While there may be some legitimate reasons to not pass this legislation, one illegitimate reason is that this would negate the ministry of the ordained Elder. I have heard more than one Elder oppose this idea because, “Why would anyone be an Elder then? You can be a Deacon and avoid itinerating and still get to do sacraments.” This is wrong on multiple levels.

It implies that the only reason to be an Elder is to do Sacraments. If that was all someone said is why they are called to be am Elder,I would seriously question that. While that is a part of the ministry, it is not THE end all of being an Elder. What is ignored by this assumption is why no called deacon would ever be a good Elder, and why no called Elder would be a good Deacon. The nature of the ministries are drastically different.

Deacons serve in specialized ministries. They rarely more than that, and I only say rarely because I do my best avoid saying never. While Elders on occasion serve in specialized ministries, the primary ministry of the Elder is parish ministry. They lead the local church. Only Elders serve as DS’s. Only elders can one at be bishops. These ministries are so drastically dissimilar that no one called to one would choose the other.

Therefore I just don’t see a hypothetical where if the GC granted sacramental authority to Deacons, that prospective elders everywhere will say, “Awesone, I can be a Deacon now.” this idea completely ignores calling and shouldn’t have any place in a discussion on whether Deacons should be granted sacramental authority. There are other reasons out there, but this simply isn’t one of them.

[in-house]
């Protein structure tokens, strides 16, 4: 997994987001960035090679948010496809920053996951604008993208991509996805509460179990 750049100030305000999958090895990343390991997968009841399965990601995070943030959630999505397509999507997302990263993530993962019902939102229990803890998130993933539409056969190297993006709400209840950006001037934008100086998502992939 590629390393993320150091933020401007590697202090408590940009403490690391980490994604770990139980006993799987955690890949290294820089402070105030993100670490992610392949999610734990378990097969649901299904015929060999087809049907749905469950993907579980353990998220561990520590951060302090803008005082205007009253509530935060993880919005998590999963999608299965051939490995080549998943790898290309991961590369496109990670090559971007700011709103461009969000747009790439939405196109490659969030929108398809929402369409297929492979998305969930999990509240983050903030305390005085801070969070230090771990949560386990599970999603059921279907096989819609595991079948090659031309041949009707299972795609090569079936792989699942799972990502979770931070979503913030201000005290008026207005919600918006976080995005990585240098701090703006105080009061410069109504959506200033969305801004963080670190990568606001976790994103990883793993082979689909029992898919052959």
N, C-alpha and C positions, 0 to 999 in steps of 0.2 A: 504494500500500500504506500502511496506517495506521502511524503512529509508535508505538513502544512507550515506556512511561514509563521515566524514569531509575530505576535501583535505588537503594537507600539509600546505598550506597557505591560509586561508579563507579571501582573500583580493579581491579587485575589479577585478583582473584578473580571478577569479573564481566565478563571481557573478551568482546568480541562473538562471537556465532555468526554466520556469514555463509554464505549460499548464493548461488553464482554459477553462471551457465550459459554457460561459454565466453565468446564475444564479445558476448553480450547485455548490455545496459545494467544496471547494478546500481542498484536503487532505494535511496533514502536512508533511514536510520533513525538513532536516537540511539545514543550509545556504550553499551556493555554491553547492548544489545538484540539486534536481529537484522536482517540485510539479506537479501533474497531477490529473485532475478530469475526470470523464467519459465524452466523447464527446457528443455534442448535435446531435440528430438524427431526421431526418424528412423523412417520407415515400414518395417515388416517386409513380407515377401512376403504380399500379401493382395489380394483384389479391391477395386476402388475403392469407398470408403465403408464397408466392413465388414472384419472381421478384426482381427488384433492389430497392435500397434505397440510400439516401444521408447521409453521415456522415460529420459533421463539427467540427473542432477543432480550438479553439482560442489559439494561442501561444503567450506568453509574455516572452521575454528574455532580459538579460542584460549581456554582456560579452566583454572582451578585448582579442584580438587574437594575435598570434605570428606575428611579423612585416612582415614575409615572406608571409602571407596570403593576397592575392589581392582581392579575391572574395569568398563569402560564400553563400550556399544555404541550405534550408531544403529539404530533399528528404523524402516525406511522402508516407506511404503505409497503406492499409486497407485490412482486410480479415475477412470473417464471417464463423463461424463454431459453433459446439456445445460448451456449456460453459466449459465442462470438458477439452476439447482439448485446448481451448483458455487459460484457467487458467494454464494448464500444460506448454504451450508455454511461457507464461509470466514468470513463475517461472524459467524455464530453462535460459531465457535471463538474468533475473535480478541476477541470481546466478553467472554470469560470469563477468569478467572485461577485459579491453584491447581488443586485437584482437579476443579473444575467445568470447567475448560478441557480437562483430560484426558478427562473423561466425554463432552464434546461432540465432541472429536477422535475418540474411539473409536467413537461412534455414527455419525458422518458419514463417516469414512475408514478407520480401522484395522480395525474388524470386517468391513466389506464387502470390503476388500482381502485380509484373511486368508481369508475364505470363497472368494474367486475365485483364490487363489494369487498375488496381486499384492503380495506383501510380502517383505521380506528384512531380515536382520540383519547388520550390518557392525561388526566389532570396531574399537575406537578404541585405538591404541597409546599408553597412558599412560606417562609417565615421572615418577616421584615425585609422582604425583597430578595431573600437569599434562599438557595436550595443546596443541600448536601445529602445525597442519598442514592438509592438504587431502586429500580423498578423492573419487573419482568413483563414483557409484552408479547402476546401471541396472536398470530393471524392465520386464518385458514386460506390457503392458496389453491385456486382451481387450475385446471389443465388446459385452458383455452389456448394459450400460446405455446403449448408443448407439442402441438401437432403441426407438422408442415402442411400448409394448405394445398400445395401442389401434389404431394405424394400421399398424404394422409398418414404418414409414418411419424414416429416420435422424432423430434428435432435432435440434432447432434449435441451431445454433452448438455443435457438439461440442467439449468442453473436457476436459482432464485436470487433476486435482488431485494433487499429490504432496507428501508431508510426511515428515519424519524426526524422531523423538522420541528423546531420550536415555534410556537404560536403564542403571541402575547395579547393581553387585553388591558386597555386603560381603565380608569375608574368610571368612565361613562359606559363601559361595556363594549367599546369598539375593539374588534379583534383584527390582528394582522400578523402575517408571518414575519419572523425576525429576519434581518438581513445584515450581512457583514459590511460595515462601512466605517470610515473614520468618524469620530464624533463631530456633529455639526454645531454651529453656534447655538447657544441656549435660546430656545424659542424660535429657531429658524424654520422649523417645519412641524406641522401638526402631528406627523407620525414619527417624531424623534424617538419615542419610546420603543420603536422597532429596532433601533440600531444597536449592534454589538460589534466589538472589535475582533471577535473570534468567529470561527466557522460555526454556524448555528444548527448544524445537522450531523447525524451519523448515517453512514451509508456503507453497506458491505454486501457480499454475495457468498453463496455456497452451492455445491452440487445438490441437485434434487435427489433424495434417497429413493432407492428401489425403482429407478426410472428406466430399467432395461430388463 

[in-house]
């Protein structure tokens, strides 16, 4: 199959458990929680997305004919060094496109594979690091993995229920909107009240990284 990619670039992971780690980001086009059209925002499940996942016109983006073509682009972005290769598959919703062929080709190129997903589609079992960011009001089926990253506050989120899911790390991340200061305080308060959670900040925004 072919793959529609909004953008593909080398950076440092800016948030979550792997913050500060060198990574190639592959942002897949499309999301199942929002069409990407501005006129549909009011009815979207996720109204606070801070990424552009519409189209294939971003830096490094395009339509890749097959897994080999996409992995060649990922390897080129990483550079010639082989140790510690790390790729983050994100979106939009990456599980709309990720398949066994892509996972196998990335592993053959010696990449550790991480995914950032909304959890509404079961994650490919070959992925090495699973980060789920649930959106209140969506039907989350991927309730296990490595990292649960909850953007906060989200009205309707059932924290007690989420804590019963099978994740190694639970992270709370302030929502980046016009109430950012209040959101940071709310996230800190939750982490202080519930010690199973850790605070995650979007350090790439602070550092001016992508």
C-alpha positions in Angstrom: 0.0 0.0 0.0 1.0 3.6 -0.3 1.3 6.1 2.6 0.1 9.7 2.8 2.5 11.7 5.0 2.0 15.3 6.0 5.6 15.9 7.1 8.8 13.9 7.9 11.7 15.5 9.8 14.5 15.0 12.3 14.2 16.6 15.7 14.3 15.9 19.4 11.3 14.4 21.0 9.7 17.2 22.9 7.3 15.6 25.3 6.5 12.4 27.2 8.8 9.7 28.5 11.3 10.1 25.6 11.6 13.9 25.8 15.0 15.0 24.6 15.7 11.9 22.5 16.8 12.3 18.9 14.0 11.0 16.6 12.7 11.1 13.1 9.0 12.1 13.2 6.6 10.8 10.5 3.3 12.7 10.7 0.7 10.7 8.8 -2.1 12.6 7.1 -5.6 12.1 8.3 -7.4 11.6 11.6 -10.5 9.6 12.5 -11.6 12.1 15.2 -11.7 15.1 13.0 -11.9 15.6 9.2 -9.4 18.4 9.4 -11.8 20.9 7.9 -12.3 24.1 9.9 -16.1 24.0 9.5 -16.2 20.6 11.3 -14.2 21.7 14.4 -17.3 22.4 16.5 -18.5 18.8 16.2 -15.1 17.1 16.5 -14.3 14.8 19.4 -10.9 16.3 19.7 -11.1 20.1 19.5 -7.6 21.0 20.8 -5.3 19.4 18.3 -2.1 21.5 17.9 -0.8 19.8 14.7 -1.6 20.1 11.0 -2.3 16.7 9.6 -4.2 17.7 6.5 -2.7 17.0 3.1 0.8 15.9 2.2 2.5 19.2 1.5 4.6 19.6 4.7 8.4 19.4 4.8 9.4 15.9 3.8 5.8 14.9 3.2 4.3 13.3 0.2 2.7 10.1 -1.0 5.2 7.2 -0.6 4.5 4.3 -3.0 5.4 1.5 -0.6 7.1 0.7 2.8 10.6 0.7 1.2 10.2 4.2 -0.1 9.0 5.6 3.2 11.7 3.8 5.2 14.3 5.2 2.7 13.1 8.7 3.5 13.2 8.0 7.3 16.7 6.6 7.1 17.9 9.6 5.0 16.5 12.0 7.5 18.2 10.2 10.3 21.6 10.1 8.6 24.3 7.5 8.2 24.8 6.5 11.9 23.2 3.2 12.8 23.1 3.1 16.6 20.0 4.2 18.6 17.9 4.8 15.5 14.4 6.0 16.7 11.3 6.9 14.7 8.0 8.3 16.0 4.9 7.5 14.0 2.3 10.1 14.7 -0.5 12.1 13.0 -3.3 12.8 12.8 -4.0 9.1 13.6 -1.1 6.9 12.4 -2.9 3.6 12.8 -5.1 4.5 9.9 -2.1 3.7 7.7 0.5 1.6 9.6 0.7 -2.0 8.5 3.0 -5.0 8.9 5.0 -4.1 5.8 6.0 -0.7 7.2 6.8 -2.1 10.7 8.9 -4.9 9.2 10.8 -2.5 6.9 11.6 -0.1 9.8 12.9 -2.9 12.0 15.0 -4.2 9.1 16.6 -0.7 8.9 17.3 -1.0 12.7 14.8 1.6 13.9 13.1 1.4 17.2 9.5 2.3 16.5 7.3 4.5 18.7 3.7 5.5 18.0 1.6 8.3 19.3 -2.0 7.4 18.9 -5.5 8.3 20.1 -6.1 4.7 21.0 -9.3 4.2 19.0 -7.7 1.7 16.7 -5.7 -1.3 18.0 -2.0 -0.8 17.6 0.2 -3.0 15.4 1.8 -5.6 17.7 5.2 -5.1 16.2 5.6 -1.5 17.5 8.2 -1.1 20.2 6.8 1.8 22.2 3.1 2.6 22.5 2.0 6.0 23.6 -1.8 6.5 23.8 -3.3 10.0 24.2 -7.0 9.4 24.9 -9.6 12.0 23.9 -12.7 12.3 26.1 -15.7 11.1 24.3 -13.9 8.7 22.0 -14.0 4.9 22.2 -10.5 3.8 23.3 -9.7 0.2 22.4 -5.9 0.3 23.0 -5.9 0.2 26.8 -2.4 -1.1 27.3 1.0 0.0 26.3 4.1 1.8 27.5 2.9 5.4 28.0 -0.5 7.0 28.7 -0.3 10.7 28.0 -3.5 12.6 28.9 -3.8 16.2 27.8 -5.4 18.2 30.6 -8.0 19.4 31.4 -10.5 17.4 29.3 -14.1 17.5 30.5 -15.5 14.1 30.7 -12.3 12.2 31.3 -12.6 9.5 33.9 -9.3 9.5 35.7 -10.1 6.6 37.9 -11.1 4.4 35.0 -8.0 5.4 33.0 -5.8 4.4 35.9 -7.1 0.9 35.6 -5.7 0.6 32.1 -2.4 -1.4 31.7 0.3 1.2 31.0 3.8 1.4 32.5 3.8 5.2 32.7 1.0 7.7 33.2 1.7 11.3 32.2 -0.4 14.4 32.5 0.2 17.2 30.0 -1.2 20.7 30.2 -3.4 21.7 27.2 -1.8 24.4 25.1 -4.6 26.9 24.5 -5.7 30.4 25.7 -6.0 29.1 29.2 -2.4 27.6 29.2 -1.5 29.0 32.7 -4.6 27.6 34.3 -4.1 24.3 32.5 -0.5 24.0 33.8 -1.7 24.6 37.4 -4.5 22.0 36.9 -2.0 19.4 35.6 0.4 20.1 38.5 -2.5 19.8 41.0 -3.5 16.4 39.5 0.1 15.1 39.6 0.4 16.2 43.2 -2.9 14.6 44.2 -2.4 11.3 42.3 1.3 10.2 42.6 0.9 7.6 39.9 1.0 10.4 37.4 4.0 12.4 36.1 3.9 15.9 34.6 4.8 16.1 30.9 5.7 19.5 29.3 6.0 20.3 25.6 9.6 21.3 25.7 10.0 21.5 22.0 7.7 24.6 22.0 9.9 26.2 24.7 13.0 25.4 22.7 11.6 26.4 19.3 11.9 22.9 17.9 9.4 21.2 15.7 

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Why I Struggle With Media

I think I’ve pinpointed my struggle with religious media. It’s the same struggle I have with most media, especially politics: there’s no moderate viewpoints any more. We have lost moderate media.

Everywhere you read something or consume some form of media, it’s polarizing. It’s not surprising really. There’s little money in moderate viewpoints, and these are businesses first after all. The problem is it makes it hard to read, ponder, comment, etc with civility anymore.

In politics you have ultra conservatives like Rush or you have ultra liberals like Maddow. There’s no middle ground. This as infiltrated religious articles as well, and it quite frankly bums me out. You have huff post pretty much all liberal viewpoints unwelcoming of those who disagree or challenge them or fluffy regurgitation of traditional theology on the other. Neither are particularly healthy or helpful.

How i wish I could go somewhere to read and discuss challenging issues where healthy discourse of various views could be civilly discussed! Instead what we have is a host of media sites that refuse to listen, and offer those on either end of the spectrum the affirmation they long for.

I guess I’ll just have to stick to reading sports. At least those polarizing disagreements are over trivial matters!

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Rick Santorum: A Caution for Us All